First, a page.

The opinion of the court was delivered by: Paul Barbadoro, Chief Judge.
Tonya Christian filed this civil action seeking compensatory damages from Barricade Books, Inc. for defamation and invasion of privacy. Barricade moves to dismiss for lack of personal jurisdiction. (Doc. No. 12). For the reasons set forth below, I grant Barricade's motion.
Barricade, a New York corporation, conducts its book publishing business principally from offices located in New Jersey. The company has no New Hampshire offices. It does not have any employees or agents who work in the state. Nor does it target New Hampshire in its marketing efforts.
Christian, is a 35 year-old resident of Rochester, New Hampshire. She is the daughter of Linda Kasabian, a one-time follower of Charles Manson who, along other members of Manson's "family," murdered the actress Sharon Tate.
In 1999, Barricade entered into an agreement with Greg King to publish his book, Sharon Tate & the Manson Murders. The book is a biography of Tate which purports to describe the "[s]trange connections between Sharon Tate, the Hollywood elite and Charles Manson's so-called `family'. . . ." Def.'s Mot. to Dismiss. King makes the following statement about Christian in the book's epilogue:
On October 24, 1996, members of the Tacoma, Washington
Police Department served a search warrant on the
apartment owned by Kasabian's daughter Tanya [sic],
known to authorities as "Lady Dangerous." Kasabian, as
well as Tonya's two young children, were present when
the police arrived. Their report stated: "In the
master bedroom (defendant's bedroom) officers located
a small baggie containing suspected rock cocaine and a
large bundle of cash in a dresser drawer. On top of
the dresser was a bunch of baggies. Also in the room
officers located a .45 caliber semi-automatic
handgun, ammunition, electronic scales, a plate with
cocaine residue, and another bundle of cash . . .
Tanya [sic], found guilty of possession of controlled
substances, was sentenced to a year in state prison.
Christian charges that this statement mistakenly confuses her with her sister, Quanu and is defamatory because she has never been convicted of possession of a controlled substance.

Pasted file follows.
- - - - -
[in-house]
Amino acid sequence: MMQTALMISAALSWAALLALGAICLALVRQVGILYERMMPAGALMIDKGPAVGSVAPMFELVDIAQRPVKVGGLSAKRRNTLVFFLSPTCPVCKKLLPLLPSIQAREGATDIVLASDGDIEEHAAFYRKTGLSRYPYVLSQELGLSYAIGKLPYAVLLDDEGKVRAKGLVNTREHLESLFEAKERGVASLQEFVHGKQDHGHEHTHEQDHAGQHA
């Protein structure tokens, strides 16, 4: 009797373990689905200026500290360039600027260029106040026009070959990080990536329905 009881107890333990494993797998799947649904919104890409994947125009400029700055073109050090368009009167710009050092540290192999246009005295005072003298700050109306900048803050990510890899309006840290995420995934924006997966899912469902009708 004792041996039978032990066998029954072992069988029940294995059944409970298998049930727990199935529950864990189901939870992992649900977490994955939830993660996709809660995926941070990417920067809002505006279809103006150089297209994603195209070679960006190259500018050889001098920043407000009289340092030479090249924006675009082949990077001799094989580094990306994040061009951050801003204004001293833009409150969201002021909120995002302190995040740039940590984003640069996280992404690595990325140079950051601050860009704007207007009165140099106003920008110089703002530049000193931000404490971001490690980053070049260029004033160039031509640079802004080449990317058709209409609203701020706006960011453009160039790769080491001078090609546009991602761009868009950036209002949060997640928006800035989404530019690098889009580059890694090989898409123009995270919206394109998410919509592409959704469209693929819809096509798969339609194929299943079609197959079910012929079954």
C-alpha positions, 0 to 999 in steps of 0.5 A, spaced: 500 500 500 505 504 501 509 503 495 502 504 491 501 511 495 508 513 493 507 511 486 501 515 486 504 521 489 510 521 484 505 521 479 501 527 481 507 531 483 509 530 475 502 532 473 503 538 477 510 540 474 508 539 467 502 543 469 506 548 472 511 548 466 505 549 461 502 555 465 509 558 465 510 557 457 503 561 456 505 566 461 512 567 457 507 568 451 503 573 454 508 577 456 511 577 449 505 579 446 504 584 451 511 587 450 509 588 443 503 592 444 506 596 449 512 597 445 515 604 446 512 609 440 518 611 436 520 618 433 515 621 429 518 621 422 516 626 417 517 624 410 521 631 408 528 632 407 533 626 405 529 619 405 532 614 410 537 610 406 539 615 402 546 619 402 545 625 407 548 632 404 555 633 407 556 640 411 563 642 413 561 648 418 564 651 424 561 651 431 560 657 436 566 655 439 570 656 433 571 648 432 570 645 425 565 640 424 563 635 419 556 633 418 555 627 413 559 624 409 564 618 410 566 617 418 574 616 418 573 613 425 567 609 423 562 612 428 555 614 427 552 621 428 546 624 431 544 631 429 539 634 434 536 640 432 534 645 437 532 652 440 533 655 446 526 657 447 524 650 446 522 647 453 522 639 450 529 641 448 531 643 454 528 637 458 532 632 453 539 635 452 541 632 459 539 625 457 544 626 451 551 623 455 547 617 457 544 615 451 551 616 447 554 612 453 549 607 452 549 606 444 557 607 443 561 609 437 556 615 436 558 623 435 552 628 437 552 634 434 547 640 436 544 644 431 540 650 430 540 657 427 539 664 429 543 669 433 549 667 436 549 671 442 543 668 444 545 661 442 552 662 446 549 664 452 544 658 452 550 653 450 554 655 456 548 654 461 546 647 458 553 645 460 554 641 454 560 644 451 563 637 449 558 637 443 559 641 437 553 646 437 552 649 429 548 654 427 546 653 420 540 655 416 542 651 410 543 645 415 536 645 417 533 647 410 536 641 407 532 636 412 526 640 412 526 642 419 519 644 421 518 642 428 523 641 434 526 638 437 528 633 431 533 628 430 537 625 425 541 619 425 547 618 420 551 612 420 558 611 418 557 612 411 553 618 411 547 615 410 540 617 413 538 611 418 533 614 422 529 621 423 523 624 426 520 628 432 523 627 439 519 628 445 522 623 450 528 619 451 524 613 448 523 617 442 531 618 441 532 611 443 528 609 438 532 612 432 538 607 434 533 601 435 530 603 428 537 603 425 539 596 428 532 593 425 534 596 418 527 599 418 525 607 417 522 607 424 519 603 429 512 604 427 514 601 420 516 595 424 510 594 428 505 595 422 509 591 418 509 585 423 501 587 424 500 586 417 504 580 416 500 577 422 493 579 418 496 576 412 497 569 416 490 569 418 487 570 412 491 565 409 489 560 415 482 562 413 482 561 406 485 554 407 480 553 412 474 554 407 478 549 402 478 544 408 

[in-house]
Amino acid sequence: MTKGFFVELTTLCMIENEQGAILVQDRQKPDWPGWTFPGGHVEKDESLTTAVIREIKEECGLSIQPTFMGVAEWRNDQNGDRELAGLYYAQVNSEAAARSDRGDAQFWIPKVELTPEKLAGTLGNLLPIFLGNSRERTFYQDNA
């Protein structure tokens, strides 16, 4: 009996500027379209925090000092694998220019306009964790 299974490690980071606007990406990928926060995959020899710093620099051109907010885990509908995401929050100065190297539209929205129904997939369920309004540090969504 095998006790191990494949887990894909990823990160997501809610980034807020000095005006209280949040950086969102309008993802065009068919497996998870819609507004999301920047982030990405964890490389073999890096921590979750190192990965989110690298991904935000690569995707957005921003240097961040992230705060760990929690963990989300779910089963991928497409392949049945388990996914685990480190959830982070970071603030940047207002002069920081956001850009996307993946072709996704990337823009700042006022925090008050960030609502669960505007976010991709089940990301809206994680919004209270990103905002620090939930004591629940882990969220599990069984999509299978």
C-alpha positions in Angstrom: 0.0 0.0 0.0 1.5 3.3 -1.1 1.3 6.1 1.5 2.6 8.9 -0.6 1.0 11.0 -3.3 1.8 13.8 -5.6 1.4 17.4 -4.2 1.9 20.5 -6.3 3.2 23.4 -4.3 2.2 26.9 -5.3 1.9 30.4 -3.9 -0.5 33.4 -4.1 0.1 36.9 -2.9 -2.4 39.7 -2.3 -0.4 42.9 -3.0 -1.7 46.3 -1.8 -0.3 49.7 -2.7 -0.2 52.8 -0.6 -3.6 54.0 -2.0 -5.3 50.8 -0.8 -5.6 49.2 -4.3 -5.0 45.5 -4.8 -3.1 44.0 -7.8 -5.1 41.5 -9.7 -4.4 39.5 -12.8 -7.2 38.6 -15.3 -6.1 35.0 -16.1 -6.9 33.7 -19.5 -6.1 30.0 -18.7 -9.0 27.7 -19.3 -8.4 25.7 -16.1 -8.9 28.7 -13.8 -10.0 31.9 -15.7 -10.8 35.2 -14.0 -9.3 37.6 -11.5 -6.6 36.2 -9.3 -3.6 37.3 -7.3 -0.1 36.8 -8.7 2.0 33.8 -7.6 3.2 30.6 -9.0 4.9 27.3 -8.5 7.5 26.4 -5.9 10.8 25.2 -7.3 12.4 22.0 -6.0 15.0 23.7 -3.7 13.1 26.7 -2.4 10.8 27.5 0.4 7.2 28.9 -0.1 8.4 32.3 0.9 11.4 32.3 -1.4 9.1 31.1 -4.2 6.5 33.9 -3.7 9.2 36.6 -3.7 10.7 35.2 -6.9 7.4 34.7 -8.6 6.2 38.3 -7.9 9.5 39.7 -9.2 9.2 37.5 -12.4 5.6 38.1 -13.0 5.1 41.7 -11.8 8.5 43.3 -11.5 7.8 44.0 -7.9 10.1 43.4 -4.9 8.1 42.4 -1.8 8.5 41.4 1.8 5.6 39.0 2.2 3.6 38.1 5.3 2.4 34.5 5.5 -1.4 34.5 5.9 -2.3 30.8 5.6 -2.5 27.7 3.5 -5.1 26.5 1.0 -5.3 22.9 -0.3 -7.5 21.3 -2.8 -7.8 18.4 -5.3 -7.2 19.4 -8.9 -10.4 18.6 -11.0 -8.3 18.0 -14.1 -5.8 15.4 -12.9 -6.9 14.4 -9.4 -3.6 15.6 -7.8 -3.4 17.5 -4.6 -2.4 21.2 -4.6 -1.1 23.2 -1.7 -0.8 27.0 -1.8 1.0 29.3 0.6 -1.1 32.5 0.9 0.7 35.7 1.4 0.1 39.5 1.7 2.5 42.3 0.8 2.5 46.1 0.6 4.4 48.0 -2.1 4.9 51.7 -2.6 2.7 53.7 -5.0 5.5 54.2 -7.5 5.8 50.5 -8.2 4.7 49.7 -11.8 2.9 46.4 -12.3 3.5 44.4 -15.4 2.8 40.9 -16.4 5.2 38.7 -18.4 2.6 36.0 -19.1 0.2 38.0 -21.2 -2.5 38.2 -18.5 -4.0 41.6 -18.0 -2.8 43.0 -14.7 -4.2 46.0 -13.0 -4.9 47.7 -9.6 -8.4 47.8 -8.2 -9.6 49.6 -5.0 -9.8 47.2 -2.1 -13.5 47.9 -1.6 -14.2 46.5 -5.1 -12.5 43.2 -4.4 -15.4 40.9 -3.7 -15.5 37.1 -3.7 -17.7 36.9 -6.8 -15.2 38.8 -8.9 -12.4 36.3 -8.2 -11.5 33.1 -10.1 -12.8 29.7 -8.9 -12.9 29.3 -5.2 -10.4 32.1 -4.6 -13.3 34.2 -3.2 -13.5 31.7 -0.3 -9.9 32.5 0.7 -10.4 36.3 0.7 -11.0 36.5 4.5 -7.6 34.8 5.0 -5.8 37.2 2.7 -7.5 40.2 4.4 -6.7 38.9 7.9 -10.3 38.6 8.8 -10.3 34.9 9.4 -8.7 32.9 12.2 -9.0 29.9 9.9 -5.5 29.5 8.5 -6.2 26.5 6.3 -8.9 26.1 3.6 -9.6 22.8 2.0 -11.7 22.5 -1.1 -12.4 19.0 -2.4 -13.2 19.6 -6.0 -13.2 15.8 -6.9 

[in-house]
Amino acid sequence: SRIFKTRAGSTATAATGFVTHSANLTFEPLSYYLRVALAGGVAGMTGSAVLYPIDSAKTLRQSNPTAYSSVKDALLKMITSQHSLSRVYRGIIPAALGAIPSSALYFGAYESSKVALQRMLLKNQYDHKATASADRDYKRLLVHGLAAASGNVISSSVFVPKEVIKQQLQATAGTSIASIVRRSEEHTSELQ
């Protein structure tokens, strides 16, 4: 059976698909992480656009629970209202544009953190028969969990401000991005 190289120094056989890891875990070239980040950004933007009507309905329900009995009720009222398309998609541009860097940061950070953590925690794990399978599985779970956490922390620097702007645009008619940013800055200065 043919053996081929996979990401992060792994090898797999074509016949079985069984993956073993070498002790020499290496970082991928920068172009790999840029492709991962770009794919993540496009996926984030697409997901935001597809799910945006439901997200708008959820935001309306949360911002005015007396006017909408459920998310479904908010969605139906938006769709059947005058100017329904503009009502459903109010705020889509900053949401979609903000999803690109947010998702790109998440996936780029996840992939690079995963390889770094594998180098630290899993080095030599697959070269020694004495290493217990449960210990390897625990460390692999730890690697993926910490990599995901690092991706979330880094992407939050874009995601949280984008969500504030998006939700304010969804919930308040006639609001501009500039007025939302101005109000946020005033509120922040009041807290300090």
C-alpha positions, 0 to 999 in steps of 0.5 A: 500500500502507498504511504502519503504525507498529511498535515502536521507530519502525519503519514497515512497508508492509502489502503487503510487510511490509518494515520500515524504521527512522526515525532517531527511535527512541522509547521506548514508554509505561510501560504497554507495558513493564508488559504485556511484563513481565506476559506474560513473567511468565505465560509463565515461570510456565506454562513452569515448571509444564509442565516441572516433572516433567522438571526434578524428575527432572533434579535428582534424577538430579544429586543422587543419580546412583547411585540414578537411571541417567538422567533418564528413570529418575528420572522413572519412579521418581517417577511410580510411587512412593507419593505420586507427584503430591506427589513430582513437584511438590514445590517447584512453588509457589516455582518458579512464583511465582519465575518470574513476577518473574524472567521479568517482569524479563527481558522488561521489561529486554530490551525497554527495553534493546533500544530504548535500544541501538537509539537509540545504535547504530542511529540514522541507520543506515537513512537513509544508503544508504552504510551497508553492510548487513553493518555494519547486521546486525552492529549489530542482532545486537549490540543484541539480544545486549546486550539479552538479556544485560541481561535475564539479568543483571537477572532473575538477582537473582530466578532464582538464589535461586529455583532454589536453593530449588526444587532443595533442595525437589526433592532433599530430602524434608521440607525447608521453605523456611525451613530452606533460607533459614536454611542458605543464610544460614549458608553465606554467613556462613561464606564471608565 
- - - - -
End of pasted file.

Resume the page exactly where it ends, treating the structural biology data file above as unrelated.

Barricade published approximately 12,500 copies of the Sharon Tate book and sold approximately 8,700 copies. It distributed the book through national book chains, book wholesalers, book jobbers,*fn1 and selected independent book stores. None of the book chains, wholesalers, or jobbers to whom Barricade shipped copies of the book are based in New Hampshire. Barricade did not control the manner in which these businesses attempted to sell the book. Nor did Barricade know where the books were ultimately sold.
Christian has produced affidavits from two people who purchased the Sharon Tate book in New Hampshire. One of the affiants purchased a copy of the book from a Borders book store located in Concord, New Hampshire. The other affiant ordered a copy of the book from the on-line bookseller, Amazon.com. Christian has also established that Barricade shipped one copy of the book to the Dartmouth Book Store, an independent book store located in Hanover, New Hampshire. The store was not able to sell the book, however, and later returned it to Barricade. Aff. of Douglas Rexford, ¶ 2-3; see Ex. 1 to Def.'s Mot. to Dismiss.*fn2 The record is devoid of evidence suggesting that any other copies of the book were actually shipped to or sold in New Hampshire.
When personal jurisdiction is contested, the plaintiff bears the burden of establishing that such jurisdiction exists. See Mass. Sch. of Law at Andover, Inc. v. Am. Bar Ass'n., 142 F.3d 26, 34 (1st Cir. 1998); Ticketmaster-N.Y., Inc. v. Alioto, 26 F.3d 201, 207 n. 9 (1st Cir. 1994). Where, as is the case here, I have not held an evidentiary hearing, a plaintiff need only make a prima facie showing that the court has personal jurisdiction. See Sawtelle v. Farrell, 70 F.3d 1381, 1386 n. 1 (1st Cir. 1995) (citing United Elec., Radio, & Mach. Workers v. 163 Pleasant Street Corp., 987 F.2d 39, 43 (1st Cir. 1993) [hereinafter Pleasant Street. II]).
In meeting the prima facie standard, Christian must submit "evidence that, if credited, is enough to support findings of all facts essential to personal jurisdiction." Boit v. Gar-Tec Prods. Inc., 967 F.2d 671, 675 (1st Cir. 1992); see Pleasant Street. II, 987 F.2d at 44. Christian must not rest on the pleadings. See id. Supporting evidence must be based on evidence of specific facts set forth in the record. See id. I take the specific facts alleged by the plaintiff, both disputed and undisputed, as true and construe them in a light most favorable to the plaintiff's claim. See Mass. Sch. of Law, 142 F.3d at 34; Ticketmaster, 26 F.3d at 203. I also consider facts put forward by Barricade to the extent that they are uncontradicted. See Mass. Sch. of Law, 142 F.3d at 34. While the prima facie standard is a liberal one, the law requires that I not "credit conclusory allegations or draw farfetched inferences." Mass. Sch. of Law, 142 F.3d at 34; (quoting Ticketmaster, 26 F.3d at 203).
When assessing personal jurisdiction in a diversity of citizenship case, the court "`is the functional equivalent of a state court sitting in the forum state.'" Sawtelle, 70 F.3d at 1387 (quoting Ticketmaster, 26 F.3d at 204). As such, in order for this court to have jurisdiction, I must find that the contacts between Barricade and New Hampshire satisfy both the New Hampshire long-arm statute and the requirements of the Fourteenth Amendment's due process clause. See id. The New Hampshire long-arm statute permits this court to exercise jurisdiction to the full extent permitted under federal due process analysis. See Phelps v. Kingston, 130 N.H. 166, 171 (1987). Accordingly, the ...